"I think Mr. Trump's going to be hearing quite a lot from me," said Fiorina in an interview with news agency, CNBC just before the second Republican debate.
"Donald Trump and I are in totally different businesses," said Fiorina. "He's in the entertainment business. And he's also in a privately held business. In the business I was in, we had to report our results publicly, as you well know, in excruciating detail, quarter after quarter after quarter."
She also quipped, "When you file for bankruptcy four times, I think it suggests either lack of judgment or lack of discipline."
To be fair, there was an immediate response to the bankruptcy allegations and while Trump has been involved in bankruptcies they have all been common, routine bankruptcies for businesses where he has held an interest. He has never filed for a personal bankruptcy. This seems to be known to voters as none of the attacks have made a dent in Trumps lead.
But as several political commentators have suggested, Fiorina needs to be careful since her claim to fame – success as a CEO of Hewlett-Packard, is “widely regarded as a failure” by those intimate with the details of her tenure with the computer giant.
Fiorina has frequently been called, “one of the worst CEO’s in America.”
Consider an article in USA today published in 2005. There, Yale Business Professor, Jeffrey Sonnenfeld said that Fiorina was "the worst because of her ruthless attack on the essence of this great company. ... She destroyed half the wealth of her investors and yet still earned almost $100 million in total payments for this destructive reign of terror."
And coverage immediately after this recent debate said that Trump would quickly bring this up to voters if Fiorina actually started to gain serious traction – which she has not to date despite the recent surge in articles touting her “rise.”
According to Business Insider, “Trump is quick-witted, and incisive. He is really good at delivering campaign-ending insults. Fiorina appears ready to serve Trump a softball if she's going to run on her business record.”
Insider reached out to Sonnenfeld – who is now a senior Associate Dean at - regarding his 2005 article and asked him if he still feels Fiorina was a terrible CEO.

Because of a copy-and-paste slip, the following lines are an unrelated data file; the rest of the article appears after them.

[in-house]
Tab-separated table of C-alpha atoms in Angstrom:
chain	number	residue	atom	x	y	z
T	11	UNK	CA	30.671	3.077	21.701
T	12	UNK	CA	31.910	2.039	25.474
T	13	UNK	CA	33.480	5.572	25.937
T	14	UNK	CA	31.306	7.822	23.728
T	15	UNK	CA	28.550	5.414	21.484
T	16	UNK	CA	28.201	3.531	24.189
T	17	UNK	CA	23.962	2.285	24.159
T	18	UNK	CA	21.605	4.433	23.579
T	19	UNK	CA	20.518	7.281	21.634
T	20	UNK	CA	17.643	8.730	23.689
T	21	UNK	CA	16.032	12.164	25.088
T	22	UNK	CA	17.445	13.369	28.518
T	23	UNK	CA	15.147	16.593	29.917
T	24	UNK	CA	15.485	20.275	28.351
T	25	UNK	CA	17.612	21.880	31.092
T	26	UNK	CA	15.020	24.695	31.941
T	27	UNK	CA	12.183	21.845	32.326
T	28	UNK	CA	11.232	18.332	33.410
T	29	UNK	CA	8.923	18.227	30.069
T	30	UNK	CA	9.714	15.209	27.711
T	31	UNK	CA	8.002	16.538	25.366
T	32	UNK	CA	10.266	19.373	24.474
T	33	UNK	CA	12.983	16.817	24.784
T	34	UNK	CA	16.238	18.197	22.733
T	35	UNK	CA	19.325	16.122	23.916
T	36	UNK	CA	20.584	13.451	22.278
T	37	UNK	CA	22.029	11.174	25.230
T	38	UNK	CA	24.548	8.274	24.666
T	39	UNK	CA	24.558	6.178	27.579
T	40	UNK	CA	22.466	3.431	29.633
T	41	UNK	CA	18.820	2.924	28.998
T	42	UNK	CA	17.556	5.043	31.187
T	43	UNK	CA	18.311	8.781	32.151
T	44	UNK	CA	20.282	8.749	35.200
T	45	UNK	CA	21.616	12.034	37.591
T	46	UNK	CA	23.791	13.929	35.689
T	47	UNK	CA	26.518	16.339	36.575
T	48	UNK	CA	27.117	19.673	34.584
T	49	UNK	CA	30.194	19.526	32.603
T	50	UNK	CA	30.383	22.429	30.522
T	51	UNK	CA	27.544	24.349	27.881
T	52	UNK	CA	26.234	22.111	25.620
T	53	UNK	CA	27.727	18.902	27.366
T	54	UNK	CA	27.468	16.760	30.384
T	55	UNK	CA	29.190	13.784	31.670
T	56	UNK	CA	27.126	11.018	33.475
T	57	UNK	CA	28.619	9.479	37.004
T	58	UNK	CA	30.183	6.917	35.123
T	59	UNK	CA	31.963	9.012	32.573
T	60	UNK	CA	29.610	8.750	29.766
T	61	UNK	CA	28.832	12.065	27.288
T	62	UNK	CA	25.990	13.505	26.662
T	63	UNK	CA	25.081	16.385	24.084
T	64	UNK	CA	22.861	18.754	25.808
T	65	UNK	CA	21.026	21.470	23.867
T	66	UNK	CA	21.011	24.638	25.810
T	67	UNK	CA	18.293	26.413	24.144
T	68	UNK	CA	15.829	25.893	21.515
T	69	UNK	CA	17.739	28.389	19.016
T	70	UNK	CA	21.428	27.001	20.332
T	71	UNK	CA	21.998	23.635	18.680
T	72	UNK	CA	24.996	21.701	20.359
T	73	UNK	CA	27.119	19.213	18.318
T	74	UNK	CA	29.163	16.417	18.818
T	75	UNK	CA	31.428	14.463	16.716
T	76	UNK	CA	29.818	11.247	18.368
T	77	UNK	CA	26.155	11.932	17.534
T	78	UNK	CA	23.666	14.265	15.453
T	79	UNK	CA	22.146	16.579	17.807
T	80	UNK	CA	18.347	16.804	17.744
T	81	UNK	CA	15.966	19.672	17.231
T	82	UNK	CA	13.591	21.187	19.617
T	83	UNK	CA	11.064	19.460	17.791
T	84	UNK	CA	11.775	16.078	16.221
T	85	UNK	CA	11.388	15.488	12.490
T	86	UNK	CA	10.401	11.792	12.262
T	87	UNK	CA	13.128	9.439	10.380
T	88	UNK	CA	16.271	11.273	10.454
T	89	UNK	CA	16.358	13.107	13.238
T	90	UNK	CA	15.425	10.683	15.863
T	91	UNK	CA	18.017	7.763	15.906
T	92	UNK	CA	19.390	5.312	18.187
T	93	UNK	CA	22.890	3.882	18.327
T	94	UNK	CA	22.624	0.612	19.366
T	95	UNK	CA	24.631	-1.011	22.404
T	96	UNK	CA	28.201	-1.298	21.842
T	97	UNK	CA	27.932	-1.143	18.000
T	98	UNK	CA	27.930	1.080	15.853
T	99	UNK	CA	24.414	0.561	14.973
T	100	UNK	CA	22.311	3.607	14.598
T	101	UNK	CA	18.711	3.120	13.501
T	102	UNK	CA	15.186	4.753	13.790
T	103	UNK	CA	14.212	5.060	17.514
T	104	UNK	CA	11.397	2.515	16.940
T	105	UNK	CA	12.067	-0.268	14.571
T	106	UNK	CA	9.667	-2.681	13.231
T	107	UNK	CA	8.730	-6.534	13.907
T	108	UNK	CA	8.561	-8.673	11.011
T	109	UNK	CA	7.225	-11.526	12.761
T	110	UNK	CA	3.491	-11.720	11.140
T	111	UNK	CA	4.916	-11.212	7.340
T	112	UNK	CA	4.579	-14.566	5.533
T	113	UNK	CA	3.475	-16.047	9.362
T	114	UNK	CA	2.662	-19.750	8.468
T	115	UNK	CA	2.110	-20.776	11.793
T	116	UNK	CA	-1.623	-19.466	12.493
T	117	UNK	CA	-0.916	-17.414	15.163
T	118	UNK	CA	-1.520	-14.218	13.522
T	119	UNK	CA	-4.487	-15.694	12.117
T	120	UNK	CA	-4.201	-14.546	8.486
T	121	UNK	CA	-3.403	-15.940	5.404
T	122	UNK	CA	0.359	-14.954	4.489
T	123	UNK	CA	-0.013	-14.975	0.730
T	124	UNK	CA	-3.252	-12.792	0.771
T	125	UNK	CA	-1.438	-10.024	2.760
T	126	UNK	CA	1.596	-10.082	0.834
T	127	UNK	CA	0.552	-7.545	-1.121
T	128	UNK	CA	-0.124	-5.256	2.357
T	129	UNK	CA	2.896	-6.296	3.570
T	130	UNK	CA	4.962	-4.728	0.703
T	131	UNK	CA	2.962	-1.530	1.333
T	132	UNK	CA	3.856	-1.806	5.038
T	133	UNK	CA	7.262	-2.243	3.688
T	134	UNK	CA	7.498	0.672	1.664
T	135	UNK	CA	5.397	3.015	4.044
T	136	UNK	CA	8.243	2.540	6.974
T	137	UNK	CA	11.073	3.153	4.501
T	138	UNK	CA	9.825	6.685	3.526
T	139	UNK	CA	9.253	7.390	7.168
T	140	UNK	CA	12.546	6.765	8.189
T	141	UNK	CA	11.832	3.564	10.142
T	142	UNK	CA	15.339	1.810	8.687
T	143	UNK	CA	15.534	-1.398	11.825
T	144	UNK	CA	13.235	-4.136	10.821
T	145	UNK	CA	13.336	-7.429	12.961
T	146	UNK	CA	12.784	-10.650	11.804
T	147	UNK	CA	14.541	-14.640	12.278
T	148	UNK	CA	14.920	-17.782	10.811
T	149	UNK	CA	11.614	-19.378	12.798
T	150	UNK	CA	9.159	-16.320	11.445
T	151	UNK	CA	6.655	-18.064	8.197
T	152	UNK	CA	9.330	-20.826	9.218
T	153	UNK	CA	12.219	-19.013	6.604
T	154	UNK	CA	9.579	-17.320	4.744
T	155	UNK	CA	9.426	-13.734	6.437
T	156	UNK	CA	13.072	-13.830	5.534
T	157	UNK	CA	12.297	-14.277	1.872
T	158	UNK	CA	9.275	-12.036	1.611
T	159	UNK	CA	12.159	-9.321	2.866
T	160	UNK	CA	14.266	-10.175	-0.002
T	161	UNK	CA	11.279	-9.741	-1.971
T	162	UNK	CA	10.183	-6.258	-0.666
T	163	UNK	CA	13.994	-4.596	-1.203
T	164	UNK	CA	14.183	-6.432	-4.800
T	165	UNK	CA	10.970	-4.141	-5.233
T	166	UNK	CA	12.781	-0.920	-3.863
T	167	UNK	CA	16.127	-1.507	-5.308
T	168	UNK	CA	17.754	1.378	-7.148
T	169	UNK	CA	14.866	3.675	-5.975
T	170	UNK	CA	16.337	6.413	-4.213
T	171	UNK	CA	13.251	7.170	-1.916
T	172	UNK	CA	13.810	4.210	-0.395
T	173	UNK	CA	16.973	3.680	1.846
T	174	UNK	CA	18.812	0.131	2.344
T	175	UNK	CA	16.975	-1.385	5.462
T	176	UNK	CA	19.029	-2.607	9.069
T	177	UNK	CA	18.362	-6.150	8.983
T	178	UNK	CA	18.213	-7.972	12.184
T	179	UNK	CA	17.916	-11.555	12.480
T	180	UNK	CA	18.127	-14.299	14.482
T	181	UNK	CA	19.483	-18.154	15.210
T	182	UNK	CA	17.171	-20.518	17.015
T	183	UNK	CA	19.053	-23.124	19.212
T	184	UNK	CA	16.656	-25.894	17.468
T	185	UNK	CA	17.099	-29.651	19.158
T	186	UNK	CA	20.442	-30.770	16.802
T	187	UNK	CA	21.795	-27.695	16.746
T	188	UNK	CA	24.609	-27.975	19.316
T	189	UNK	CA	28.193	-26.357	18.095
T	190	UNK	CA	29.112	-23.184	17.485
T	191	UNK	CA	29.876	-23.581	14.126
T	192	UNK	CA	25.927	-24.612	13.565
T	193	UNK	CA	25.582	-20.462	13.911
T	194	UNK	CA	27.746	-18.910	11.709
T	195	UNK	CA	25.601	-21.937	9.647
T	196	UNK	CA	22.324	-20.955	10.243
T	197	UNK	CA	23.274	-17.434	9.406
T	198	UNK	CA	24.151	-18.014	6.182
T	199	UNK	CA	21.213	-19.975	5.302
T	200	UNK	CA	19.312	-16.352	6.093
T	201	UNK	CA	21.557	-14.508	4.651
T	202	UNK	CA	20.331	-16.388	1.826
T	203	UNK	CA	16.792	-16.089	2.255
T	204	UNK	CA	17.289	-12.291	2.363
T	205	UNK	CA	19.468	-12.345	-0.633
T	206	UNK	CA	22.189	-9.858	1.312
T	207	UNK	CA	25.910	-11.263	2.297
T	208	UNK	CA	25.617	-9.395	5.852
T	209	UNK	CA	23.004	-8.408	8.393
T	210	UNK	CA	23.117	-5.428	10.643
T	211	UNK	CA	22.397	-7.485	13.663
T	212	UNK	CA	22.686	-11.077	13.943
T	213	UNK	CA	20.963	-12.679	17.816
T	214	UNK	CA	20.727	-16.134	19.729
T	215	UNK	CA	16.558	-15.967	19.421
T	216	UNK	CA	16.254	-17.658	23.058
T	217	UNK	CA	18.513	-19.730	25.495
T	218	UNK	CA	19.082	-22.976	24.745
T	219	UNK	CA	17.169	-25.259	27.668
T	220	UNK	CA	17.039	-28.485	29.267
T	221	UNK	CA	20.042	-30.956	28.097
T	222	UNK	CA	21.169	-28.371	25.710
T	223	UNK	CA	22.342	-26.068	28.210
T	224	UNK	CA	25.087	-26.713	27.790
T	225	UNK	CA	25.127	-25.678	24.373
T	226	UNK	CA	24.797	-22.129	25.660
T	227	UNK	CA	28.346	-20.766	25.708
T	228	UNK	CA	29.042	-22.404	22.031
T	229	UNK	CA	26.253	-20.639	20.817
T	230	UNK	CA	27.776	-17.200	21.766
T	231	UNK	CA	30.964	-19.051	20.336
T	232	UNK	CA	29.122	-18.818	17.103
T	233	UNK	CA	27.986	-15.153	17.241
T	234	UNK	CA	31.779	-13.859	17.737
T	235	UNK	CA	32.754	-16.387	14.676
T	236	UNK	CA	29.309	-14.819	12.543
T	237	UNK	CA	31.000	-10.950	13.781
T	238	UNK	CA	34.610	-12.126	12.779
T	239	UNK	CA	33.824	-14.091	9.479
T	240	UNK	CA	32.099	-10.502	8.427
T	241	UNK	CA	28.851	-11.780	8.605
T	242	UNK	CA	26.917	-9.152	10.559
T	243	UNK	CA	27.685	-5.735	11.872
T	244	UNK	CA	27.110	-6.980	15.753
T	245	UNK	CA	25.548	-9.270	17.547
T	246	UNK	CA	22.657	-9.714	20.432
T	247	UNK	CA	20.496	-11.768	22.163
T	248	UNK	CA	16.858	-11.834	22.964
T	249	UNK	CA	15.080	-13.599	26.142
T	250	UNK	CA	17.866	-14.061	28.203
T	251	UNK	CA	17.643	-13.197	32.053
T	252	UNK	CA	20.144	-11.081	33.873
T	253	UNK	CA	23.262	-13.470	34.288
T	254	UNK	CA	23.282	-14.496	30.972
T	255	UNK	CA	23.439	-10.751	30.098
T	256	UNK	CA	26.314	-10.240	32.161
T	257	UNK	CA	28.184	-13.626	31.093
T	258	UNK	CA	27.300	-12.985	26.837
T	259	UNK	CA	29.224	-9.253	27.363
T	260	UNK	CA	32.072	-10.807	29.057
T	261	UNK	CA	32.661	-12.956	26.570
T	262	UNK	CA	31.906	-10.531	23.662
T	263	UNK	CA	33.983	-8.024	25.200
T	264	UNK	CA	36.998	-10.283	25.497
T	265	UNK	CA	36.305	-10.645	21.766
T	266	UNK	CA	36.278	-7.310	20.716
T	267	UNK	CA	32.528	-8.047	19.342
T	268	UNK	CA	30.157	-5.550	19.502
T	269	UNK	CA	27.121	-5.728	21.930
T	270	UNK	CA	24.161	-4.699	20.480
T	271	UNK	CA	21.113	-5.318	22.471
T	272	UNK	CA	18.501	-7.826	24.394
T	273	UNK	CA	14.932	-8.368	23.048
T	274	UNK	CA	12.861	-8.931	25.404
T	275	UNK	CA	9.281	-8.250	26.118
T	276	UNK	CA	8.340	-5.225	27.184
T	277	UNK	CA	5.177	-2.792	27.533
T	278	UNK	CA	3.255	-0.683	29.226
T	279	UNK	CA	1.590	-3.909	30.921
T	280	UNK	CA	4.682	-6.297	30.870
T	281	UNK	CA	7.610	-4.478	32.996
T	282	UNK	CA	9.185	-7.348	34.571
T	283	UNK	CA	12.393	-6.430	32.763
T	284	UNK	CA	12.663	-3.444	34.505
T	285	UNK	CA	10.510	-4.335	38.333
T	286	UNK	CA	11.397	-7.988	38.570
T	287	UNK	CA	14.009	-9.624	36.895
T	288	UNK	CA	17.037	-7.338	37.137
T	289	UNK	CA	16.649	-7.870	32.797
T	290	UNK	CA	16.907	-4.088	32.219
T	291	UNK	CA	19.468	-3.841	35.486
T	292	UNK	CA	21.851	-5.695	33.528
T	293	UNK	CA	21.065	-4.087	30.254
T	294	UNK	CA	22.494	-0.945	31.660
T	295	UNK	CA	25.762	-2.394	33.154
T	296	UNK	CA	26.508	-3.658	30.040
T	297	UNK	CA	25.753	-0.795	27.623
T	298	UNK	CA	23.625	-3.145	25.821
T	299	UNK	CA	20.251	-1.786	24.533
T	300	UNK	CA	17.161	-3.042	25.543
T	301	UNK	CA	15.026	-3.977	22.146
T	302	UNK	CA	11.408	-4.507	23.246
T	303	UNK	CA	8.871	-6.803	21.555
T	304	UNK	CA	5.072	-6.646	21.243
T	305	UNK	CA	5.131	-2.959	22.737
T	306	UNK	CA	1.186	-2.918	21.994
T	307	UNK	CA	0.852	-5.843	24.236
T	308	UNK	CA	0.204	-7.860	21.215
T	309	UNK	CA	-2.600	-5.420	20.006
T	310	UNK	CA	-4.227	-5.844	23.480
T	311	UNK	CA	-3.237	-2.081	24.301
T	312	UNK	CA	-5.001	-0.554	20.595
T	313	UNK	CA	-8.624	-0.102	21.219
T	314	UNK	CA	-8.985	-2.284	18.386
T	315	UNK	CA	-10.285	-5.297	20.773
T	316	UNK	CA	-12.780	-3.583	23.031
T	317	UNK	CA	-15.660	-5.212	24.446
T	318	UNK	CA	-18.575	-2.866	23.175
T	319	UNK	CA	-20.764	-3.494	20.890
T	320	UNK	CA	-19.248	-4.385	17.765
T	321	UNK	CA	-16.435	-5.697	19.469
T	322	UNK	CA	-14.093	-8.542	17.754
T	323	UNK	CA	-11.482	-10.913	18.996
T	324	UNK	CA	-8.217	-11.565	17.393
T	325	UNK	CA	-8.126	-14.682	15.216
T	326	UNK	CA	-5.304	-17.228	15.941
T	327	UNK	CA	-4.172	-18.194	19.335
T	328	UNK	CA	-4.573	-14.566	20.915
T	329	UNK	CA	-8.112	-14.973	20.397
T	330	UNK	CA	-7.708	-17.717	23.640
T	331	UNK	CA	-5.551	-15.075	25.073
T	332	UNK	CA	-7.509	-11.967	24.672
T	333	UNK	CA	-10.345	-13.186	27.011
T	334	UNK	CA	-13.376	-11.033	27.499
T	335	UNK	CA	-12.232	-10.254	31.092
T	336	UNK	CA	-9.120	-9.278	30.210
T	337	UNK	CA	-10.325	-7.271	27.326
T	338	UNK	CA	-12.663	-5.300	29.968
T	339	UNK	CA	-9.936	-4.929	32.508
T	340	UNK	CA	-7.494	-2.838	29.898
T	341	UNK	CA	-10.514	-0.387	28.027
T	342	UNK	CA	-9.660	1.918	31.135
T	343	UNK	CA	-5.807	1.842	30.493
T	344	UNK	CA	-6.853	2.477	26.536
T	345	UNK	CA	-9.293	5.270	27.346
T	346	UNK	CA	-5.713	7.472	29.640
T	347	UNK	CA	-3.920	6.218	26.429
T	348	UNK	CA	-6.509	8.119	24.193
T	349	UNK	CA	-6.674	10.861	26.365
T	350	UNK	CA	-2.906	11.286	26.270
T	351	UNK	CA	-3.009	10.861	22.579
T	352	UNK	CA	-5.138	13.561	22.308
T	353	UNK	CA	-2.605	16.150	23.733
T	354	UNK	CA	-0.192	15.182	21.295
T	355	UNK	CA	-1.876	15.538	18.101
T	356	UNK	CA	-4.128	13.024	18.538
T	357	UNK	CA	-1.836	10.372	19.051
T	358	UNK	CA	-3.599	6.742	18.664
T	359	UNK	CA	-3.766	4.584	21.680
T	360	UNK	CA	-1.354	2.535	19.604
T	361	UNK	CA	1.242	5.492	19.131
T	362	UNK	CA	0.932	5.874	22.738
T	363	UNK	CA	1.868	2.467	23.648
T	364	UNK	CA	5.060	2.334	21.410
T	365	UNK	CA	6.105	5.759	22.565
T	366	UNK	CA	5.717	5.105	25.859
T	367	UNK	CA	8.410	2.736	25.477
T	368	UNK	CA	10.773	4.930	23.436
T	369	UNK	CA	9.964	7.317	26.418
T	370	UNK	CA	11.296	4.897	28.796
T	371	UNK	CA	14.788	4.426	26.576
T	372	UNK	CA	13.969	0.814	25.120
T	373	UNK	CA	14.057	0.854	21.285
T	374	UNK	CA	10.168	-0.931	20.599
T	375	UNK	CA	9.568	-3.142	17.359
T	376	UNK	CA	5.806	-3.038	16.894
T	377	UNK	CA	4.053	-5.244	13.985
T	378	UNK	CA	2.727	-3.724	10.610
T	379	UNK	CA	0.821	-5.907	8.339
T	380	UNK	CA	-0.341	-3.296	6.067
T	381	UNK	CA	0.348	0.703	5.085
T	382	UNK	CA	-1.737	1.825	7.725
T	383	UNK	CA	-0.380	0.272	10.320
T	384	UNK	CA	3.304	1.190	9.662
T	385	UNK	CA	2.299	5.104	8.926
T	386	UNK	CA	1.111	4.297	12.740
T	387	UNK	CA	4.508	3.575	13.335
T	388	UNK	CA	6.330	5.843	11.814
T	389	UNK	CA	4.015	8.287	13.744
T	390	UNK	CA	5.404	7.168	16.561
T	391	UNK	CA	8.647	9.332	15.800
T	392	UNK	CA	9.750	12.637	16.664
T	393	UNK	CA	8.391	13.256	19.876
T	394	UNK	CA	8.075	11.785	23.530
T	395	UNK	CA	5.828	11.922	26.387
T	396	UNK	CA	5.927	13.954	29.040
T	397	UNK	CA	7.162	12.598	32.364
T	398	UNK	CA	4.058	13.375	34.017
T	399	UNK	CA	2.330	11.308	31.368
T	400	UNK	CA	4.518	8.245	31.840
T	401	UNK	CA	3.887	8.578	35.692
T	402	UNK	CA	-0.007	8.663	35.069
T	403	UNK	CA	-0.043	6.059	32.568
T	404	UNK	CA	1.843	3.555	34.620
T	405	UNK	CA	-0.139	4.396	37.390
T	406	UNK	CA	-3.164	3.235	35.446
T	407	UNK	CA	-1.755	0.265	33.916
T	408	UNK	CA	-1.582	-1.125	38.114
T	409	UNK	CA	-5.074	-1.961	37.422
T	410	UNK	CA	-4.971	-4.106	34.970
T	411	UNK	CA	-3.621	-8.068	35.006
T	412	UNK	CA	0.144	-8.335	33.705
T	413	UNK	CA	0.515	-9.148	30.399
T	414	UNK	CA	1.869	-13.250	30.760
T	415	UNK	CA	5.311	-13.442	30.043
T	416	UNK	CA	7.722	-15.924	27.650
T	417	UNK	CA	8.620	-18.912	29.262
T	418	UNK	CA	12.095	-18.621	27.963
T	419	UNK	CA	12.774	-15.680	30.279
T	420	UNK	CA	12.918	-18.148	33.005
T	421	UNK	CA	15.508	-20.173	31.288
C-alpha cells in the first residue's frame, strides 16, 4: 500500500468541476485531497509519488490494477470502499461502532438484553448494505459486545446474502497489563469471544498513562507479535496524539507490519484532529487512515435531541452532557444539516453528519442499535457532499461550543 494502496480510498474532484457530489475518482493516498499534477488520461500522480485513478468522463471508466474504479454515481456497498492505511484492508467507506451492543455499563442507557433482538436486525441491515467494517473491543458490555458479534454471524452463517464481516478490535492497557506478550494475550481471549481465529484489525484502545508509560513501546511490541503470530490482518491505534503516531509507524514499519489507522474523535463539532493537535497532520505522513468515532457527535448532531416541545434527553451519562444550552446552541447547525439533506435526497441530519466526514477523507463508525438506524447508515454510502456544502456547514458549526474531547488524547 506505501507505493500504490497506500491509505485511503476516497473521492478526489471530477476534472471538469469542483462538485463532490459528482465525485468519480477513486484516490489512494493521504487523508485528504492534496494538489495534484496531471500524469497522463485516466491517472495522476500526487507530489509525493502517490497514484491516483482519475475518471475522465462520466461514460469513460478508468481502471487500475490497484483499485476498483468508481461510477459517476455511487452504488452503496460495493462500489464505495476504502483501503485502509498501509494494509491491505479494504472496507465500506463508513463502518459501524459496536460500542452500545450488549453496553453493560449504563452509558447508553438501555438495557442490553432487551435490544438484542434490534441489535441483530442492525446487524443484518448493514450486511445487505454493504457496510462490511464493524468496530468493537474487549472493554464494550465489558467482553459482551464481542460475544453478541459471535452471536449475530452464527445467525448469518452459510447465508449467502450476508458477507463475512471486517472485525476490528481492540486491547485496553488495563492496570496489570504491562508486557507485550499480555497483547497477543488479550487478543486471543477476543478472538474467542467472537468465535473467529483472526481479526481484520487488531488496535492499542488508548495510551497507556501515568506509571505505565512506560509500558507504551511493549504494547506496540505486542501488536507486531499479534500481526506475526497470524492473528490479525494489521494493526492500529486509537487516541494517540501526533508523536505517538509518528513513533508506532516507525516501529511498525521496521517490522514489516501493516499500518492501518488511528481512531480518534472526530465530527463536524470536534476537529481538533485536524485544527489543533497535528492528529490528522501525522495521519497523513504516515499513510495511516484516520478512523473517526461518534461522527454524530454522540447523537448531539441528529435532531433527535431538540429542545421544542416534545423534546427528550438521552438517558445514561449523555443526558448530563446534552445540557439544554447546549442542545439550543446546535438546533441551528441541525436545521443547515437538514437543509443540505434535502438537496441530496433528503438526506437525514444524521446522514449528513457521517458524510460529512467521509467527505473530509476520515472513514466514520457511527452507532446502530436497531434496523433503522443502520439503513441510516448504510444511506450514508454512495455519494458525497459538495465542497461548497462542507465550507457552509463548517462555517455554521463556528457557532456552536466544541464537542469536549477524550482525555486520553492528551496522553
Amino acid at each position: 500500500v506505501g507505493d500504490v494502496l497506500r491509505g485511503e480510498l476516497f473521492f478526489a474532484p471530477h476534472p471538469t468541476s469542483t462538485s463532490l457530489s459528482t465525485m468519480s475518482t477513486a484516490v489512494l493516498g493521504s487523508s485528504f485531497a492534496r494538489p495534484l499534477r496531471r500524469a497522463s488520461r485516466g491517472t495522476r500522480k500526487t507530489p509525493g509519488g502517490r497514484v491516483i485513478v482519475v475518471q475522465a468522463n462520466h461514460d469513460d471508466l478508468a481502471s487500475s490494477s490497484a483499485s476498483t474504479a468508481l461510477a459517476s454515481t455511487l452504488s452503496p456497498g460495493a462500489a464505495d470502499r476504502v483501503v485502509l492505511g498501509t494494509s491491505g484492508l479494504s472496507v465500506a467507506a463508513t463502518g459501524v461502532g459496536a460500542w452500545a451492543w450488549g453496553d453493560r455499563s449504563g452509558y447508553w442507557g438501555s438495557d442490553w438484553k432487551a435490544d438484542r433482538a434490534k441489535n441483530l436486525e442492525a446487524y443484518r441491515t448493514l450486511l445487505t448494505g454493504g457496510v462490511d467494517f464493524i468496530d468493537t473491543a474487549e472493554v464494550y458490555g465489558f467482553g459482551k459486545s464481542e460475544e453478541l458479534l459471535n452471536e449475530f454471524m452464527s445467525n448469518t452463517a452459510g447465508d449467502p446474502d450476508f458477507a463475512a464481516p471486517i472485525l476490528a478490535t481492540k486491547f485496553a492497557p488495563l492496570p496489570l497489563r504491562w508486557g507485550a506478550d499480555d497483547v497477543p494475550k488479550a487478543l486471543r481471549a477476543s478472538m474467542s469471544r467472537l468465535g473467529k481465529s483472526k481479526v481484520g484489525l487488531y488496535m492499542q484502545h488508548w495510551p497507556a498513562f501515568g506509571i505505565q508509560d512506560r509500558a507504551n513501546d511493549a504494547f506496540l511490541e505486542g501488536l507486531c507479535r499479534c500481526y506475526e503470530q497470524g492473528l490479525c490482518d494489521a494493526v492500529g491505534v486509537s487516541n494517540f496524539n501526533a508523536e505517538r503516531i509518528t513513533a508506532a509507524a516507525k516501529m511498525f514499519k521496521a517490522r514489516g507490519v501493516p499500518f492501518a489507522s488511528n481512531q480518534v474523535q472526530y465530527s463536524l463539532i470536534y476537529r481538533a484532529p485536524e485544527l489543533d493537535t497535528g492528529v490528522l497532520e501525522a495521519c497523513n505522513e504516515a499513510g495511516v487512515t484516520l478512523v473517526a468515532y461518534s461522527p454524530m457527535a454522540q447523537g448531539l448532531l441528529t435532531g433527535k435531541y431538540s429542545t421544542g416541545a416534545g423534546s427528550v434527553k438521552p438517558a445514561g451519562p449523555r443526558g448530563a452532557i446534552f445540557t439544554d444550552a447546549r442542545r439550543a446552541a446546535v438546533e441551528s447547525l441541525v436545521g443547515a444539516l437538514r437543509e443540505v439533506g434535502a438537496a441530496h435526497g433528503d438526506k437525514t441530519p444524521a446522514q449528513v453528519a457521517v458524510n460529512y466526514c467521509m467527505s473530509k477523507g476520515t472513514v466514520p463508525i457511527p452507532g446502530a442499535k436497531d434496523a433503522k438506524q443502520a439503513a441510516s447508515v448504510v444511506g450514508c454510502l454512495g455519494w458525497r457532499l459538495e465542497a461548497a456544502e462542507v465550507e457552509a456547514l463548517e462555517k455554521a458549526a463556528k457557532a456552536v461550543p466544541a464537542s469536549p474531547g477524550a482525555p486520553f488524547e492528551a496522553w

"Yes — I stand by what I said," he said. "The only things I would add are ... the board’s wisdom in her unanimous firing was vindicated by the fact that there has been no exoneration or contrition."
Sonnenfeld added that, while Fiorina was leading HP, "virtually everything she bought ... has been shuttered or divested." He pointed out — and the emphasis is Sonnedfelds — that "She has NEVER been offered another CEO position in the decade since."
Furthermore, she was asked to leave Taiwan Semiconductor's board in 2009 "as she only attended 17 percent of their board meetings."
Before she was CEO of HP, she worked for telecom equipment maker, Lucent, where she was in charge of spinning off Lucent from AT&T. For her role in that transition, she was promoted to a top president’s position.
Yet, even her tenure at Lucent generated substantial controversy. According to Arik Hesseldahl of Re/Code, She worked as a leader in the sales area and was knee-deep in Lucent's aggressive lending practices, loaning money to customers to buy Lucent equipment, Hesseldahl reported. A few years after she left, Lucent crashed big, not helped by $7 billion in loans to customers — some of which were out of business.
Fiorina was the CEO of HP from 1999 to early 2005. Her firing from HP made big headlines at the time. It is also noteworthy that HP stock plunged from the time she was hired until she was fired. At her hiring, in 1999, the price was around $55 per share. At the time of her firing it had plummeted to approximately $19 after the company seriously “missed earning expectations,” according to reports in the Wall Street Journal and New York Times.